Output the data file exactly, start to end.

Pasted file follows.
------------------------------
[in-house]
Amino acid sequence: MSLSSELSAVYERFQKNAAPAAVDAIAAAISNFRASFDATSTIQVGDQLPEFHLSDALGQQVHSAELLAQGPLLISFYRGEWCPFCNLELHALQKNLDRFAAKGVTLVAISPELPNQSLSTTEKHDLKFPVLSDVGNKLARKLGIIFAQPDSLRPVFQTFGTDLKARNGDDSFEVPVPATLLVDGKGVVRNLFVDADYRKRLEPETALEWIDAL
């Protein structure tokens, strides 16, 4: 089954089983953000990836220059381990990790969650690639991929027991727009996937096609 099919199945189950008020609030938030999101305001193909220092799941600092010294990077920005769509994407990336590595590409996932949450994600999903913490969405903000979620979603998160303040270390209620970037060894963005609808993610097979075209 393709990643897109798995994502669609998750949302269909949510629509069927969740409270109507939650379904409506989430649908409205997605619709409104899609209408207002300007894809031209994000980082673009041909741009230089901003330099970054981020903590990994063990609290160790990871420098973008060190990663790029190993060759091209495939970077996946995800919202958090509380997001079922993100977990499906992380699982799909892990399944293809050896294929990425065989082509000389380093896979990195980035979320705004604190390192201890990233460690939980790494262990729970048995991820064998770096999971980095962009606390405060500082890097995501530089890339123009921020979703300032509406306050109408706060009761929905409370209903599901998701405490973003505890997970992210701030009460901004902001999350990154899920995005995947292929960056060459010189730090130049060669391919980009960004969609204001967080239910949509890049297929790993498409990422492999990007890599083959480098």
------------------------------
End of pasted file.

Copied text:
[in-house]
Amino acid sequence: MSLSSELSAVYERFQKNAAPAAVDAIAAAISNFRASFDATSTIQVGDQLPEFHLSDALGQQVHSAELLAQGPLLISFYRGEWCPFCNLELHALQKNLDRFAAKGVTLVAISPELPNQSLSTTEKHDLKFPVLSDVGNKLARKLGIIFAQPDSLRPVFQTFGTDLKARNGDDSFEVPVPATLLVDGKGVVRNLFVDADYRKRLEPETALEWIDAL
């Protein structure tokens, strides 16, 4: 089954089983953000990836220059381990990790969650690639991929027991727009996937096609 099919199945189950008020609030938030999101305001193909220092799941600092010294990077920005769509994407990336590595590409996932949450994600999903913490969405903000979620979603998160303040270390209620970037060894963005609808993610097979075209 393709990643897109798995994502669609998750949302269909949510629509069927969740409270109507939650379904409506989430649908409205997605619709409104899609209408207002300007894809031209994000980082673009041909741009230089901003330099970054981020903590990994063990609290160790990871420098973008060190990663790029190993060759091209495939970077996946995800919202958090509380997001079922993100977990499906992380699982799909892990399944293809050896294929990425065989082509000389380093896979990195980035979320705004604190390192201890990233460690939980790494262990729970048995991820064998770096999971980095962009606390405060500082890097995501530089890339123009921020979703300032509406306050109408706060009761929905409370209903599901998701405490973003505890997970992210701030009460901004902001999350990154899920995005995947292929960056060459010189730090130049060669391919980009960004969609204001967080239910949509890049297929790993498409990422492999990007890599083959480098």